The stage is set for Tenterfield to have its first Labor MP since Bill McCarthy in the mid-1980s, if the pundits are correct in the outcome of distribution of preferences in Saturday's state poll, when the magic button is pressed on Wednesday.
On Tuesday both Nationals candidate Austin Curtin and the Greens' Sue Higginson conceded the victory to Labor's Janelle Saffin, with election analyst Antony Green making the same call on Monday afternoon.
Mr Curtin said there's only a miracle chance he'll come out on top once preferences are distributed, and his information is that preferences won't flow strongly enough towards the Greens to put Sue Higginson in a winning position.
While Mr Curtin polled strongly in the west of the electorate, support for left-leaning parties generally increased closer to the coast, split between Labor and the Greens. Mr Curtin pulled 39.94 per cent of first preference votes electorate-wide, ahead of a close tussle between Ms Saffin (25.67) and Ms Higginson (24.29).
Independent Greg Bennett polled best of the also-rans, with 5.27 per cent of first preferences. Second preferences from these voters could in theory put the Greens ahead of Labor, in which case Labor preferences would then put the Greens over the winning line. There's only an outside chance of that happening, however, particularly given Mr Bennett's conservative stance.
The much more likely scenario is that the Greens remain in third position, with their preferences going to Labor on exclusion to offer a resounding win to Ms Saffin.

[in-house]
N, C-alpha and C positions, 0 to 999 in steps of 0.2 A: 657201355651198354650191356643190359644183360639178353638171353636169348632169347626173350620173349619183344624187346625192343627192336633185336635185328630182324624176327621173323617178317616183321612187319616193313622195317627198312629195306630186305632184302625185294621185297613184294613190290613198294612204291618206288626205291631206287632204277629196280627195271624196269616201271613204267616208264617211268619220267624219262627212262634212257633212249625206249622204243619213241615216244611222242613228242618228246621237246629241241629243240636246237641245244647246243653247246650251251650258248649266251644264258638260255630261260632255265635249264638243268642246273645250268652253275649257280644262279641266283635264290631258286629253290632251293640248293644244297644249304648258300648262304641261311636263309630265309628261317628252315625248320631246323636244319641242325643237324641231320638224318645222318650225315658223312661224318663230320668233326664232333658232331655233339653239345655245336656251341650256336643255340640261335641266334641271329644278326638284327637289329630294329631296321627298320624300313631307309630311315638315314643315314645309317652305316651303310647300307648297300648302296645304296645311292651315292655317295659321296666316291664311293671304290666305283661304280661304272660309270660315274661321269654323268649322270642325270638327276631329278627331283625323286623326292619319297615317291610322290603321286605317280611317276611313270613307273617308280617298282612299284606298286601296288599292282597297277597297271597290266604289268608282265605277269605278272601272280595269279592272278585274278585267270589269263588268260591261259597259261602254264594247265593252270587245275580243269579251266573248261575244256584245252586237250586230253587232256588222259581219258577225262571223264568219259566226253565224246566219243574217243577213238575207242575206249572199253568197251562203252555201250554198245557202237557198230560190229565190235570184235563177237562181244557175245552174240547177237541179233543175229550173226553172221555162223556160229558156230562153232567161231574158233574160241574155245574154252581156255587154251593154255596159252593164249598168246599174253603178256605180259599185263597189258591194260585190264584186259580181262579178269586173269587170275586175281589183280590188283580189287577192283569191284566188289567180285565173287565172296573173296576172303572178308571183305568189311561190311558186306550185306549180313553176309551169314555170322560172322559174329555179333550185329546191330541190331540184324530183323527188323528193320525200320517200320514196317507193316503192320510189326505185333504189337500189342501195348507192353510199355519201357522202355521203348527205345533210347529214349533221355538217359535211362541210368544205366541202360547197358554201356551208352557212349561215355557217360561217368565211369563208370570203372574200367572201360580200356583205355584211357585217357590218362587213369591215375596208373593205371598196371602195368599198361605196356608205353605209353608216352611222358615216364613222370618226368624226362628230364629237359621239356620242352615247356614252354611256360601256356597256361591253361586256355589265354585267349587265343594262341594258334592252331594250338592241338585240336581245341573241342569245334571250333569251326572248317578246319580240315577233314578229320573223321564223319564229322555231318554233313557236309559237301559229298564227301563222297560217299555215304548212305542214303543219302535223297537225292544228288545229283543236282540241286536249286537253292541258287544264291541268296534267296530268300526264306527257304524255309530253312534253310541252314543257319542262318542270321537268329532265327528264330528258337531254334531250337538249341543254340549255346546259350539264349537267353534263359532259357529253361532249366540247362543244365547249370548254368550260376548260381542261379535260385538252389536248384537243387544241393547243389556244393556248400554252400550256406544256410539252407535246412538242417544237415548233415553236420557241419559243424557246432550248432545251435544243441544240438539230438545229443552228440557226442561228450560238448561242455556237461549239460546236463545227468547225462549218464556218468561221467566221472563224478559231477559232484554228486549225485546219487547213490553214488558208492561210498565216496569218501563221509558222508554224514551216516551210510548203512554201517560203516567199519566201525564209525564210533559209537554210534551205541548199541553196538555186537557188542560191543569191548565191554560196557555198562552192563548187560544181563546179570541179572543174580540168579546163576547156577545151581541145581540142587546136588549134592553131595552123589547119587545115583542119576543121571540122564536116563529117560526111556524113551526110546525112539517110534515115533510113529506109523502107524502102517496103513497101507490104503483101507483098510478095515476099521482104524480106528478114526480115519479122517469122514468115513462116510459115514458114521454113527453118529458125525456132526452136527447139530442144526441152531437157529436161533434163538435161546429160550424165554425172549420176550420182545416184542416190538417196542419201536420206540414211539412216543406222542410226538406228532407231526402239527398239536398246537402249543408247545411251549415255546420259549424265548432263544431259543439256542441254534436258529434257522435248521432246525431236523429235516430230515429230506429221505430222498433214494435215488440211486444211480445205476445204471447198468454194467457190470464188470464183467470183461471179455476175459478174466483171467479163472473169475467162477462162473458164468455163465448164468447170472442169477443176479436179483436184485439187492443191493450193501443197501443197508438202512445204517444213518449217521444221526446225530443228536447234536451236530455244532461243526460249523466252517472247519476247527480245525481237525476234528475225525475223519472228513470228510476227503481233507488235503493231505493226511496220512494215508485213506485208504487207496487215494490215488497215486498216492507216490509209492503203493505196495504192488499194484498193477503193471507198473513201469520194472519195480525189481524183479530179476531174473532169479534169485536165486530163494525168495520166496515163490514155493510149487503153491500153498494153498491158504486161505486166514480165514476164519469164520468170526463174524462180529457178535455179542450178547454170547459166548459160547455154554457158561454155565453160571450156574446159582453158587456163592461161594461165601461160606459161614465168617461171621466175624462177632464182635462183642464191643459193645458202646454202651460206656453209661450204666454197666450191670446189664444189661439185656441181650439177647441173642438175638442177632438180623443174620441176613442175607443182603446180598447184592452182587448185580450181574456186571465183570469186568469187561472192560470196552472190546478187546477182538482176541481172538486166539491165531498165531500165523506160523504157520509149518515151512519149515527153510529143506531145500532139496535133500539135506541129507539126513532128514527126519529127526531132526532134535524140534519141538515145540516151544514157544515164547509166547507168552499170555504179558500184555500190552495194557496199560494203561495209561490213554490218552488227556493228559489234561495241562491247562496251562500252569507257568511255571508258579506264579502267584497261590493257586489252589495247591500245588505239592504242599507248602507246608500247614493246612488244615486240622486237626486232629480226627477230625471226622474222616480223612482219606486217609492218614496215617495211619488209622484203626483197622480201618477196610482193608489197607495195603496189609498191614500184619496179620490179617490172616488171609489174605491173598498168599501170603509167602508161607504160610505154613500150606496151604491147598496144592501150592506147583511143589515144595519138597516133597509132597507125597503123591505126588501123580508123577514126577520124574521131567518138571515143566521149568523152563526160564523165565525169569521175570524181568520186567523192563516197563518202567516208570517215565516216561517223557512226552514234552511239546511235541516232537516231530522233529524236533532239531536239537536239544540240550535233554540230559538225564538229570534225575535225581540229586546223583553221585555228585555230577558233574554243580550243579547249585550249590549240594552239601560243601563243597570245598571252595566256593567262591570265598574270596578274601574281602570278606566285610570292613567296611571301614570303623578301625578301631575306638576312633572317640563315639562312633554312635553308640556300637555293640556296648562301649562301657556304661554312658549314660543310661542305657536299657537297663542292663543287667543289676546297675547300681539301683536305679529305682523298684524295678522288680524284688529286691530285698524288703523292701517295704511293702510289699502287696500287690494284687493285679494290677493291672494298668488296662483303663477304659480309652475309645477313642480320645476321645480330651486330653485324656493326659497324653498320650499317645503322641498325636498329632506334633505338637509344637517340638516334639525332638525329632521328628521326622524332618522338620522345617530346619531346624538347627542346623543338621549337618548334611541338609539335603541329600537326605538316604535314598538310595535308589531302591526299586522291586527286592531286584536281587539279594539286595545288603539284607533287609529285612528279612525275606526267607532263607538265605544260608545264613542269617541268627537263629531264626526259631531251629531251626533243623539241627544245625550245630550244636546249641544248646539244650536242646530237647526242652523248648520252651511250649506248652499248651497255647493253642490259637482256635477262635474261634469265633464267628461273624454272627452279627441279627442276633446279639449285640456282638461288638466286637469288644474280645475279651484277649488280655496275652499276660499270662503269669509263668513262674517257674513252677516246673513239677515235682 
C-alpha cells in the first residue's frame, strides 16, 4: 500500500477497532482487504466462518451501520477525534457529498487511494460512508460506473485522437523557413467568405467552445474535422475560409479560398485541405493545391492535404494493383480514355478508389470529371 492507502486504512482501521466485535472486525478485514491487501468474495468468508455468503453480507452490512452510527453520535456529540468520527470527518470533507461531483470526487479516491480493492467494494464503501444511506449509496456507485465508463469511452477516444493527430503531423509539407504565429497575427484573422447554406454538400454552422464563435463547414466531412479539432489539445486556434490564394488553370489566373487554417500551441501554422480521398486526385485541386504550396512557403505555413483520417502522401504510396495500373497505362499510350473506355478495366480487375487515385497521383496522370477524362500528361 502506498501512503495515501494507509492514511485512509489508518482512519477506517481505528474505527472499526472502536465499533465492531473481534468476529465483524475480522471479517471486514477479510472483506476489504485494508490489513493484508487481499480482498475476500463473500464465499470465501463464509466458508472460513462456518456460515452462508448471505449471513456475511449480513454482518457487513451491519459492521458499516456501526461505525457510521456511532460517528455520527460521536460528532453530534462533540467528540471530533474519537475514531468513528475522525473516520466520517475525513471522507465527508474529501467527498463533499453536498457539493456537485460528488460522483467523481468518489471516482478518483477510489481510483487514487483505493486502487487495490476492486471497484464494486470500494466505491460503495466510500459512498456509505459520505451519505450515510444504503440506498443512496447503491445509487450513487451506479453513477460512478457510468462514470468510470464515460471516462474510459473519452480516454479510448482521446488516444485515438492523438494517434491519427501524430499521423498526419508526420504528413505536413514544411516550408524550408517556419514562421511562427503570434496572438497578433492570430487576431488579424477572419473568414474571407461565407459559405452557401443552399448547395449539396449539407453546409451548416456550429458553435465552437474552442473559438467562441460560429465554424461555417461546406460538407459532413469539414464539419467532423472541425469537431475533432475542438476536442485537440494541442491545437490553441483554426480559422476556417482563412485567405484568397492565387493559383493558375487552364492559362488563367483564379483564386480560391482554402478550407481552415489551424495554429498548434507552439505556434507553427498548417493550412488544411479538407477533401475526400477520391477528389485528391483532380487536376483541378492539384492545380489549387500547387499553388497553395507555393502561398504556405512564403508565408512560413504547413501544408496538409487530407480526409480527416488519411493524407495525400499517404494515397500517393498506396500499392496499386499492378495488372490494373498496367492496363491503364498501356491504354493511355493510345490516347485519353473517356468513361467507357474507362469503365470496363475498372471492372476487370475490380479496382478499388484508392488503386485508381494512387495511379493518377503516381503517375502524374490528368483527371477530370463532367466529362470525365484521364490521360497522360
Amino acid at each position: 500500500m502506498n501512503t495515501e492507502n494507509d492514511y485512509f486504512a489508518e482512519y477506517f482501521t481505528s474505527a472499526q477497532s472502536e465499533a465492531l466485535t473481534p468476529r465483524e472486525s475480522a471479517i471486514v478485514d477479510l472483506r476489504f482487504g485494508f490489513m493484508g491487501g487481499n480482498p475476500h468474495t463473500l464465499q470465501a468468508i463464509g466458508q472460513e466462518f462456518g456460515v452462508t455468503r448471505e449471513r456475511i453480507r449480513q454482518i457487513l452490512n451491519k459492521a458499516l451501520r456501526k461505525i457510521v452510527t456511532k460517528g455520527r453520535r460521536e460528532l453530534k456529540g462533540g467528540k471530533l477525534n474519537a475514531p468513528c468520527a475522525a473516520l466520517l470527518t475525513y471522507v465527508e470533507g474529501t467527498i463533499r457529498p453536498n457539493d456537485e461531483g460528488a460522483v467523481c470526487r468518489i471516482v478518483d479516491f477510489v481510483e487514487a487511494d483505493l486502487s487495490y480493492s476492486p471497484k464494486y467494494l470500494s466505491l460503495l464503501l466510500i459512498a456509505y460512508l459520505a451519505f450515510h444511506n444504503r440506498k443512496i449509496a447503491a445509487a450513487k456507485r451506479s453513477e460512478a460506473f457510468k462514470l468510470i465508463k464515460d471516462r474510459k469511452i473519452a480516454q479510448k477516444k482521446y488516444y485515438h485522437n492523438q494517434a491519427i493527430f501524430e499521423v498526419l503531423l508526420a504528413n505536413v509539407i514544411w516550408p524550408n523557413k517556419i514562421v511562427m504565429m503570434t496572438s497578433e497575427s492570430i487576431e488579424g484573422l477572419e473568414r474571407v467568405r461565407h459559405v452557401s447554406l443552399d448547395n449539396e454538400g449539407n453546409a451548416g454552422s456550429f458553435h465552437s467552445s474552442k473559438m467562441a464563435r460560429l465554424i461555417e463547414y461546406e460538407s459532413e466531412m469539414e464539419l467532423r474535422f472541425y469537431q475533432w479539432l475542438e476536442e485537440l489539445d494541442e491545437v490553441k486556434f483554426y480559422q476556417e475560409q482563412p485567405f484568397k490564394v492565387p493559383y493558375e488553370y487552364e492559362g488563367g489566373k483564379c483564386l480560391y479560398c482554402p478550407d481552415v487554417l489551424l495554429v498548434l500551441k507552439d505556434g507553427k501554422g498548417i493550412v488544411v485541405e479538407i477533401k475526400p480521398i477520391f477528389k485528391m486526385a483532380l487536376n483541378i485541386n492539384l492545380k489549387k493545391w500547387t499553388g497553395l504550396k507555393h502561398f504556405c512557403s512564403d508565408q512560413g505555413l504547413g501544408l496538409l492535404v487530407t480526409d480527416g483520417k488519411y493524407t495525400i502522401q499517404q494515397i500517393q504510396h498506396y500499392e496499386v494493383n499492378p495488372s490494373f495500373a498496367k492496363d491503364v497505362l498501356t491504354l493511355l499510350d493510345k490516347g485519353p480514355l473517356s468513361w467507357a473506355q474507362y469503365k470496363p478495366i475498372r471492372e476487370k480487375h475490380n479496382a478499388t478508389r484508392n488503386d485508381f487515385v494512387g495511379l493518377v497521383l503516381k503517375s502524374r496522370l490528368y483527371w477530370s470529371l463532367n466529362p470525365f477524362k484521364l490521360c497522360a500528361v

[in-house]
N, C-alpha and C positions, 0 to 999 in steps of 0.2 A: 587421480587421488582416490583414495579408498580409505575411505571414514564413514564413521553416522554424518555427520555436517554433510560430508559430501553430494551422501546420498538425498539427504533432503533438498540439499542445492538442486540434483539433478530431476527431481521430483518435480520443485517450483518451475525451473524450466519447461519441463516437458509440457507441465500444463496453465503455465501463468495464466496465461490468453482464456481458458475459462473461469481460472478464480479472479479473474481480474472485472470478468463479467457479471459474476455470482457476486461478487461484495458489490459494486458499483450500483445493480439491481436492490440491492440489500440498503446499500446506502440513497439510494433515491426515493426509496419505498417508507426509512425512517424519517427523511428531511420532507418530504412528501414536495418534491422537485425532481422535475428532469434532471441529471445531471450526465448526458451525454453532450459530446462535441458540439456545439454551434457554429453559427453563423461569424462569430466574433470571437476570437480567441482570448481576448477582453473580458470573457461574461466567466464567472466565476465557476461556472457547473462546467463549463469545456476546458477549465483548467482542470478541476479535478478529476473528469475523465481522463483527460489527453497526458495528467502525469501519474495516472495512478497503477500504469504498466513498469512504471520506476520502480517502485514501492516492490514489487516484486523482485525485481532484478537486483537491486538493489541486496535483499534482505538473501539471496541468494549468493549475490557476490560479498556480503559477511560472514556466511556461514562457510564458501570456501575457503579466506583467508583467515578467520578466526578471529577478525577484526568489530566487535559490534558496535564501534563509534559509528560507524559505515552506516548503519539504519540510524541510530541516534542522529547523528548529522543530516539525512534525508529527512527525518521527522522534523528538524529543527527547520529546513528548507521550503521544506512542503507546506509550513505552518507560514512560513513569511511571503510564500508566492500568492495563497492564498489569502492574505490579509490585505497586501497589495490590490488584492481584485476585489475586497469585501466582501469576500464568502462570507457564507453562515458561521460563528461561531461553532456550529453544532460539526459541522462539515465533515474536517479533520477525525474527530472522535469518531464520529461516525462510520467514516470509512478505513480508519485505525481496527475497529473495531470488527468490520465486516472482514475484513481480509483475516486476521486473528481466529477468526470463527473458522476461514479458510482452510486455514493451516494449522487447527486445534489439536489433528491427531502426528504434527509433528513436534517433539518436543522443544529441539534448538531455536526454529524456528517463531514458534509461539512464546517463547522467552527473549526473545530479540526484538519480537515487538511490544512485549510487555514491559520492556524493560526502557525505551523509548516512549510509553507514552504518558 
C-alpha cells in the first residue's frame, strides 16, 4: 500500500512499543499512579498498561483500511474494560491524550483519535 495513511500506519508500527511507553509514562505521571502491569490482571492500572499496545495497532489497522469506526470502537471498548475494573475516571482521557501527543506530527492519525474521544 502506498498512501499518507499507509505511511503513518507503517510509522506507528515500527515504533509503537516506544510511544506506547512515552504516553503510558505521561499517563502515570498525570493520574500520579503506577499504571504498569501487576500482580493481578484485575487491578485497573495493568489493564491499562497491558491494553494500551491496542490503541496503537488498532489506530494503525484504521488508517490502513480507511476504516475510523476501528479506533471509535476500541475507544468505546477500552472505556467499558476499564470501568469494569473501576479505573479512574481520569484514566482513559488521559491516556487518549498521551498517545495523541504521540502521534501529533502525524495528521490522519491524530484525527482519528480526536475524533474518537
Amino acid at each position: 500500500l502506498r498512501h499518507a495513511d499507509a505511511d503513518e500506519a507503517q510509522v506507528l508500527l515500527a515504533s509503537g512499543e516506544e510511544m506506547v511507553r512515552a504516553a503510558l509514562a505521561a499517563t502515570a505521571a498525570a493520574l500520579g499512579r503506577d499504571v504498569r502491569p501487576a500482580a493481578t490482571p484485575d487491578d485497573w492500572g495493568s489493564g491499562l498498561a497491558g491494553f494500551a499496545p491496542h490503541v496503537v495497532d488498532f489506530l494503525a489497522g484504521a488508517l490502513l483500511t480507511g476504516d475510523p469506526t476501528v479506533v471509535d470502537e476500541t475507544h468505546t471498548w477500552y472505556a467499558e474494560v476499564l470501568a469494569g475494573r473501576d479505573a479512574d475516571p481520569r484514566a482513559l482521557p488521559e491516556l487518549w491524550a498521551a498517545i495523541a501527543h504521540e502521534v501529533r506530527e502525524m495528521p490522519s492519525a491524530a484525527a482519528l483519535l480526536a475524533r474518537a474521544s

At Tenterfield Shire polling stations the Nationals had a clear majority with 54.24 per cent of first preferences, ahead of Labor (19.85) and the Greens (11.85). The Independent Mr Bennett polled better here than the coast, with 8.87 per cent of first preferences.
Nearly a third of the shire's voters opted to pre-poll at Tenterfield Memorial Hall ahead of official election day.
The district is a political canvas of contrasts with Tenterfield's inclusion in the Lismore electorate involving it in a very close race and a change of political party representation. Meanwhile the Nationals' Adam Marshall romped home in Tenterfield's former Northern Tablelands electorate (before boundaries were redrawn in 2013), with three-out-of-four voters putting a '1' against his name on the ballot sheet.
The results appear to bely the Electoral Commission's mandate to draw electoral boundaries with regard to 'community of interest'.
Dodged a bullet?
Ms Higginson said she loved every minute of the campaign, relishing the opportunity to put big issues on the agenda including a plan to build the agricultural sector and see a Food and Fibre Hub developed in the north east of the state.
"It was also our positive campaign that saw the two major parties roll out their barrels of promises to the people of our region - that is what happens in a seat as marginal as ours."
She congratulated the main candidates and her supporters who were 'disciplined in their preferencing' to get Ms Saffin over the line.
"On a personal note I suspect I have dodged a bullet.
"The Parliament that will now form was not the Parliament I was working hard to be a part of. I was hoping to be a part of a much more progressive Parliament where we could work seriously to do the heavy lifting our State and Region needs to steer us in the best direction in transitioning times and circumstances.
"That said, I would have loved the opportunity to represent our region and I would have given it my all. Along with many, I long for the time, which will come, where we move from the two party system, which I have seen first hand, is dominated by vested interest control through corporate donations to those parties and allows dirty campaign tricks and smear campaigns.
"Once we move from this I am certain our communities and our environment will be much better served by our Parliaments and we will be much freer to engage in a kinder type of politics."